So you’ve poured your life’s blood onto the paper and you’ve got a book you think is good. What’s your next step? Most likely, finding an editor. Lucky for you, IU has an extensive list of steps you could take and ways you can find the help and support you need. But giving your “child” over to an editor is a scary prospect. What if they don’t like it? What if they say you’re no good? I know; been there, done that. You’ve put your heart and soul into this and now you’re going to hand it over to someone who might well tear it to shreds. It’s frightening. But necessary. Here are a few things to remember that might make it a little easier for you.
Writing, like all art, is subjective. There is no one right way to do it, no one wrong way. Sure, we have rules and guidelines, but those are usually “big picture” issues like story arc and pacing, or “small stuff,” like commas and semi-colons. In between there’s a lot of latitude. Not only that, but you are allowed to break the rules if you know how and why, and if the story demands it. And, because it’s so subjective, what one person loves another may hate. Tattoo that to your forehead so you can keep it firmly in mind.
Now, that said, it is the editor’s job to hunt down and root out anything and everything that might be “wrong” with your manuscript. When I am editing for a client, I am looking for anything that might pop me out of the story, whether it’s typos or unrealistic dialog or bad pacing or an undeveloped story line. And I am going to tell you what I’ve found and why it’s bad and what would be better. Occasionally, I may highlight a line or a paragraph and say it’s really good, but that’s rare. Ninety-nine percent of the time, I’m focusing on the bad things, because those are the things that need to be fixed, that can be fixed.
Some find this crushing. I’m hurting their feelings. You know what? Sorry, but my job is not to stroke your ego; that’s your mother’s job. My job is to help make your book the best that it can be. My job is to find all those things that might annoy or confuse readers before the readers see it. Just think of it this way: would you rather I find the errors before you publish, when I can let you know about them in a private e-mail, or would you rather the readers find them after you publish, when they can post horrible reviews for the entire world to see? Yeah, I thought so. And just in case you’re thinking, well, that’s fine for you, but what about the poor author? Guess what? I am an author, and when I send out a new book to beta readers, I fully expect them to respond the exact same way. I tell them to do their worst, give me every bit of bad news they’ve got. I don’t care how small a nit-pick it is, I want to hear it. I want to know what turns them off. I want to know what pops them out of the story. And I want to know before I publish.
Also, if you’re wondering, I’m not immune to having my feelings hurt. Once, ages ago, I sent off a hard copy manuscript (this was back in the dark ages) to a publisher, which they read and returned to me, thanks but no thanks. Okay, fine, but as I was thumbing through the ms, I found a page of notes apparently left there by the reader. Those notes very bluntly but very thoroughly eviscerated my book. It was like having a knife stuck into my heart, then twisted just for good measure. I was devastated.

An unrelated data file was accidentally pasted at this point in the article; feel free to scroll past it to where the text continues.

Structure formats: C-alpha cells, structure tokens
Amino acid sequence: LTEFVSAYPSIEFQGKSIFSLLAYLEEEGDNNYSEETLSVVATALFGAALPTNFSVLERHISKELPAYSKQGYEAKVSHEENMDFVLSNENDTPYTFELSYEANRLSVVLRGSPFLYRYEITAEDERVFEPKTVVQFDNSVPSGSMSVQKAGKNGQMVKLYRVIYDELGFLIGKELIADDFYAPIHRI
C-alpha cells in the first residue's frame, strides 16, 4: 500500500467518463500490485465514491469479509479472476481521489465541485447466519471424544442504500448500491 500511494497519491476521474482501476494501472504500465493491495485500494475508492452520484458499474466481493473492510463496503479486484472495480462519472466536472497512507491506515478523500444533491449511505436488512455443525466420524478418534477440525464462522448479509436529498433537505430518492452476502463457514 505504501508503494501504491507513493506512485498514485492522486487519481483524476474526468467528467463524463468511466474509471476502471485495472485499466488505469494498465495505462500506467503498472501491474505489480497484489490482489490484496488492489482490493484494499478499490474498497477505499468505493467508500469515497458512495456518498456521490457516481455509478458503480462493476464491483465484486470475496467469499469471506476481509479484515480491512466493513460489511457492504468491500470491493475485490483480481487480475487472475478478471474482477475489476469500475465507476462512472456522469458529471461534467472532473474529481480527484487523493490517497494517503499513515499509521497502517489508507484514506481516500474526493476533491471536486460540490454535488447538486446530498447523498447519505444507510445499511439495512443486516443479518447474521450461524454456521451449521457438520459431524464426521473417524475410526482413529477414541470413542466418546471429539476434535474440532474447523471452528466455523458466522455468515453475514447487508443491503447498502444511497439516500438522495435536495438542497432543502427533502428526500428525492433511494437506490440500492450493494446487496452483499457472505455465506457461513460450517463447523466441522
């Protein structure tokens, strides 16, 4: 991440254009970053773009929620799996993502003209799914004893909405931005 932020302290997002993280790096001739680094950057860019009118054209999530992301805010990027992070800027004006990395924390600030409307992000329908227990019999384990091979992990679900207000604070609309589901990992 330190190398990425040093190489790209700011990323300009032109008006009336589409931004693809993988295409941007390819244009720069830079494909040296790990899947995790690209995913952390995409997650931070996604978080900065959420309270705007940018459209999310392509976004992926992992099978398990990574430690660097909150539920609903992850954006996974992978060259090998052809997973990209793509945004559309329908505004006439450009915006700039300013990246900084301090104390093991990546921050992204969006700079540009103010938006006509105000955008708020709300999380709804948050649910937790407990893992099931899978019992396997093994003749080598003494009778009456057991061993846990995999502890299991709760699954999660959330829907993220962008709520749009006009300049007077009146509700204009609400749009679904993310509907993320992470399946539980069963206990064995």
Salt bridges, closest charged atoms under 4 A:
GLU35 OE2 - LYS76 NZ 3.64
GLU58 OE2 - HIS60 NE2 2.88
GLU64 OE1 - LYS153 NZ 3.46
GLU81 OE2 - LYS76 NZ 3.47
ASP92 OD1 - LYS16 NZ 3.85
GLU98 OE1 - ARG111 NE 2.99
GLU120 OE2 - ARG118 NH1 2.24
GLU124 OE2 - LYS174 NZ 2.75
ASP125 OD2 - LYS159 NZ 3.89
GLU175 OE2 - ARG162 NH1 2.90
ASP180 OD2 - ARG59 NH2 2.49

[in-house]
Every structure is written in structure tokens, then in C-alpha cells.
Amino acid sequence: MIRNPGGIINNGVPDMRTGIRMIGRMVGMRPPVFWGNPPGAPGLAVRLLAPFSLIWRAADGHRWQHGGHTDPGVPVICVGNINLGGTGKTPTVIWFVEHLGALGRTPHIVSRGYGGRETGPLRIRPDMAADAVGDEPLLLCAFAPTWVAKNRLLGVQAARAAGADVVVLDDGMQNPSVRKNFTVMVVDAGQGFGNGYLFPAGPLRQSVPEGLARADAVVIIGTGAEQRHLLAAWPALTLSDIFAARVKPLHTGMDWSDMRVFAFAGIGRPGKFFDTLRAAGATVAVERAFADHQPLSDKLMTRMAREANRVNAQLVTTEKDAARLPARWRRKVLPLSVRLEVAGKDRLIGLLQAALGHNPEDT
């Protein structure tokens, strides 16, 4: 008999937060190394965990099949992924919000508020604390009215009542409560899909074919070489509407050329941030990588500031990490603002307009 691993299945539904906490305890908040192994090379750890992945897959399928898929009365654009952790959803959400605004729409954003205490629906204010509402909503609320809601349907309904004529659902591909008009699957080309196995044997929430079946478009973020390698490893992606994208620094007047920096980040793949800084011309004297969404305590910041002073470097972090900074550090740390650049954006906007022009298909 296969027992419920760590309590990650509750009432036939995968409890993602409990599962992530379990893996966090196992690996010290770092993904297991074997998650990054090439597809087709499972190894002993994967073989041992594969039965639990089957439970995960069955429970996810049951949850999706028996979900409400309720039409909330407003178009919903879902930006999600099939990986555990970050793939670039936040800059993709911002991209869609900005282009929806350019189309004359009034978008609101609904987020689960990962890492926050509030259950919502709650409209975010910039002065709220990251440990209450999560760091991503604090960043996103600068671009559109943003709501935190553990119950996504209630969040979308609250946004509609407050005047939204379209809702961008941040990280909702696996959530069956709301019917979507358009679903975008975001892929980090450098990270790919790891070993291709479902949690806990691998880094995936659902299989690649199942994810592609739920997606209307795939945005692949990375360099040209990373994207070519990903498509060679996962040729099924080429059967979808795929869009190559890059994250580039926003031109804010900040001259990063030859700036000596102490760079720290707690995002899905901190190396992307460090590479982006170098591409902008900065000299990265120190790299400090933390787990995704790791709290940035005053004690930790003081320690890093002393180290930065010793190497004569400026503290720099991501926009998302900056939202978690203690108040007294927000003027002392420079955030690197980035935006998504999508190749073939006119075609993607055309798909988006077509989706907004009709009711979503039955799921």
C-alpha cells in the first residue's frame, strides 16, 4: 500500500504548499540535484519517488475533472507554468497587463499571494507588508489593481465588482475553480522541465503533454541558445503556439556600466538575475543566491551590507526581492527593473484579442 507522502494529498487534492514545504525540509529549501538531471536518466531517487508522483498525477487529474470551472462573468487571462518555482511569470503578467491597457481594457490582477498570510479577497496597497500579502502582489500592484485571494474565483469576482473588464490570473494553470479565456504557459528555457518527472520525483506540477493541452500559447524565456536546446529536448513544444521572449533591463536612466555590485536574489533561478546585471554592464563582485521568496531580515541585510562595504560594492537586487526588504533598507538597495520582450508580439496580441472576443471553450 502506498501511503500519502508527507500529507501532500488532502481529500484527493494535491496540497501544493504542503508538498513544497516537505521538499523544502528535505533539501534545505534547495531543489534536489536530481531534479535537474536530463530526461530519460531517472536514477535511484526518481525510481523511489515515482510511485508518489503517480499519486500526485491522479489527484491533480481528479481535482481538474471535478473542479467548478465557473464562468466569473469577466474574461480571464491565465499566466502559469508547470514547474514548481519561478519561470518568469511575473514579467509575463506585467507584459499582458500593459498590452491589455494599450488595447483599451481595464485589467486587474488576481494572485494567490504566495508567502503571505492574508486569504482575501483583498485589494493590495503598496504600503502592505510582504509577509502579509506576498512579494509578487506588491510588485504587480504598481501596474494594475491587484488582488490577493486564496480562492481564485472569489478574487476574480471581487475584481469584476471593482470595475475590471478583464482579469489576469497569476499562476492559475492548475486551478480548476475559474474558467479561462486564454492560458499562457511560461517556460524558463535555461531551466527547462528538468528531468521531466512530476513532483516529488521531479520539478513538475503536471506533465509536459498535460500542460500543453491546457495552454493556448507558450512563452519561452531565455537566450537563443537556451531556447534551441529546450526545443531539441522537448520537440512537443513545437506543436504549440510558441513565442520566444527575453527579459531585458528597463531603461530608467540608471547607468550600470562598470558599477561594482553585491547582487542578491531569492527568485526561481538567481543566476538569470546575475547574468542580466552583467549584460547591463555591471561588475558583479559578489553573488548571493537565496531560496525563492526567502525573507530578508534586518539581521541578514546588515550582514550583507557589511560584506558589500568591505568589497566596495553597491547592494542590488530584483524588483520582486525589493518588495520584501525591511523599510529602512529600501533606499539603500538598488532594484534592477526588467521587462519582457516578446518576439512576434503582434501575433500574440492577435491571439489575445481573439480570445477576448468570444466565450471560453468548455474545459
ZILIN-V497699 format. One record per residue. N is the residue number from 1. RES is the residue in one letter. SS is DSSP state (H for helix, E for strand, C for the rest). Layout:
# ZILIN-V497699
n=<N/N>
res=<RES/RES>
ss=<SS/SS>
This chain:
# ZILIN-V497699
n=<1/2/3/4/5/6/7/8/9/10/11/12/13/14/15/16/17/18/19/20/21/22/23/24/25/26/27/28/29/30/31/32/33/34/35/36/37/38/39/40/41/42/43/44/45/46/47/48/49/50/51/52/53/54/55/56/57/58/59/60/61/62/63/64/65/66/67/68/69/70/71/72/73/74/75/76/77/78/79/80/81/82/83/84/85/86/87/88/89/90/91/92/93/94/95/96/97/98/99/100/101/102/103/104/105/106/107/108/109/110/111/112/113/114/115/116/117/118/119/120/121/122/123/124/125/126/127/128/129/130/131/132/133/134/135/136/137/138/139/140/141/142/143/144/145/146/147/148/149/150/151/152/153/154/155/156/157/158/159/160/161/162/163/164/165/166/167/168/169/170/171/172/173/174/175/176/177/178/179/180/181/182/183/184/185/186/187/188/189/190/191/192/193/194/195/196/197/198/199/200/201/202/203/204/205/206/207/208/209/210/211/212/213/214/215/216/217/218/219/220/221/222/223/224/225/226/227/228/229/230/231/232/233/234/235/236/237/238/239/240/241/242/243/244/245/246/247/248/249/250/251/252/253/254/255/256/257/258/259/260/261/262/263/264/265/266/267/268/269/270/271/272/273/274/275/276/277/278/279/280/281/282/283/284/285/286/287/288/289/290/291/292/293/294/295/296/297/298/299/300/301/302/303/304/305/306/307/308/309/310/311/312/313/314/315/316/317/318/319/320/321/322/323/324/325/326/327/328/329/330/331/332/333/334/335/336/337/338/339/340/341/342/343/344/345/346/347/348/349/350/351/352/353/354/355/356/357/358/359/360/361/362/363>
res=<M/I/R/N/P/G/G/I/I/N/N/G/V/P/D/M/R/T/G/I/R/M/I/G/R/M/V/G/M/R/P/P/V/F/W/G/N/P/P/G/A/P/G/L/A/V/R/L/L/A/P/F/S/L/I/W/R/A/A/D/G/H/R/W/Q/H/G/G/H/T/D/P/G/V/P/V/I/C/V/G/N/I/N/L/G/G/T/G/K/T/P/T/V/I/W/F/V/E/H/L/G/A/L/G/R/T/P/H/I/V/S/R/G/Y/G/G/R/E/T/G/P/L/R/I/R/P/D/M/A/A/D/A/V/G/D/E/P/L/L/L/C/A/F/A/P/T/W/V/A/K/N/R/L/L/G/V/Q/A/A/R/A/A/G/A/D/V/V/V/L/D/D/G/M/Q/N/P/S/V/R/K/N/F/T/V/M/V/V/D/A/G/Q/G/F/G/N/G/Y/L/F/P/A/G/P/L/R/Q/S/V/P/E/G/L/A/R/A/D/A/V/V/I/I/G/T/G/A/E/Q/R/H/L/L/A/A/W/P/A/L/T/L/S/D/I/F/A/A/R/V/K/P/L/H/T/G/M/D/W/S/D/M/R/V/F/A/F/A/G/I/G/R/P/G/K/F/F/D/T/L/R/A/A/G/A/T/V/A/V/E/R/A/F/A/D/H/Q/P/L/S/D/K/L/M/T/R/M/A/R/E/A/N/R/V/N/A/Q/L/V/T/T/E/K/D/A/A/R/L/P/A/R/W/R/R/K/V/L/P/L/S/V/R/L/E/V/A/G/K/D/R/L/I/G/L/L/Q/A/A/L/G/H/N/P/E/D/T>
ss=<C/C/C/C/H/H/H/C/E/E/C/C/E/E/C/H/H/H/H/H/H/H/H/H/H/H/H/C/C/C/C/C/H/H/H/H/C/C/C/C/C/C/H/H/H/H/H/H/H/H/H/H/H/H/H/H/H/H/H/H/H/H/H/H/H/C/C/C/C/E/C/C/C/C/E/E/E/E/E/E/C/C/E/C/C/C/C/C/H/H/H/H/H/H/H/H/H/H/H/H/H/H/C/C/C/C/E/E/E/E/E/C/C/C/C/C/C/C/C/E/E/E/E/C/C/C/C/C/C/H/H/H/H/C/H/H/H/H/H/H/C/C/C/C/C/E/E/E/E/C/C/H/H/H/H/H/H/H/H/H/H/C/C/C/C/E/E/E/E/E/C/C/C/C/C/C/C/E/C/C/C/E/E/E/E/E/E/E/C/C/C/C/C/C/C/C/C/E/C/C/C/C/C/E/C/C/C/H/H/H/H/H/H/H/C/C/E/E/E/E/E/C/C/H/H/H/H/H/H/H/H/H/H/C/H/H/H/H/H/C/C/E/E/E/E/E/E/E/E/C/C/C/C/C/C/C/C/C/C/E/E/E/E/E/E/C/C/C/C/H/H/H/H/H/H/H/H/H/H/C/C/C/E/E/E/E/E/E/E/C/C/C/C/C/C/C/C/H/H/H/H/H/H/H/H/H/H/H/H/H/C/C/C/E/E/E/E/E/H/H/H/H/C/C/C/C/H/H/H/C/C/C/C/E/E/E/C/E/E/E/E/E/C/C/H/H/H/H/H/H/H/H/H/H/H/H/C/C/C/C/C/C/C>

What did I do? Well, I curled up into a fetal position and felt sorry for myself for about three days, then came back to it to figure out what to do. And I did figure it out. The funny thing is, now I don’t even remember which book that was, I don’t remember what the reader’s notes said, and I don’t remember twisting myself into knots to accommodate the opinions therein. All I know is I’ve published every book I’ve ever written, happily so, and I’ve grown a fairly thick skin in the process.
You will, too.
So what is my advice to you? Here it is in a nutshell:
Got negative feedback? First thing is to distance yourself. Put it away for a few days, try not to obsess over it (I know, easier said than done), and just let it sit. When you’re gripped by the talons of raw emotions, you’re likely to do one of two things: (1) angrily reject every suggestion made by the editor; after all, s/he doesn’t know you, doesn’t know your book, your characters. This reader person doesn’t know Jack and you’re not going to do anything they say you should. Or, conversely, (2) in the throes of shredded self-confidence, you decide you know nothing and this editor knows all and you agree to make every change they suggest, even when doing so feels like you’re dying inside. Don’t. Allow yourself to go through all the rollercoaster emotions that the feedback has induced but, for now, don’t decide anything.
Done? Okay, good. Now, and only now, go back to the feedback and consider it all seriously. When I say consider it, I don’t mean accept it or reject it unreservedly. I mean just that: consider it. Take the suggestions and lay it over your story like a map of translucent oilskin. Does it fit? Does it match up with your characters? Does it align with your vision? If so, think about making changes. If not, don’t.
Always remember: you are the final authority. Only you know what story you are telling and how you want to tell it. Only you know your characters, how they feel, how they think, how they act. If you’re going to write with authenticity, everything — and I mean everything — must serve the story. And only you can determine that.
Don’t forget that the process of editing is for your benefit. It’s the grindstone that grinds down the burrs of your story, that flakes away the flaws, and reveals the beauty underneath. It’s the polishing that will bring your story to a bright, sparkling shine. Yes, it can be painful, but once you’ve got the book you really want, the book you meant to write, it’s all worth it.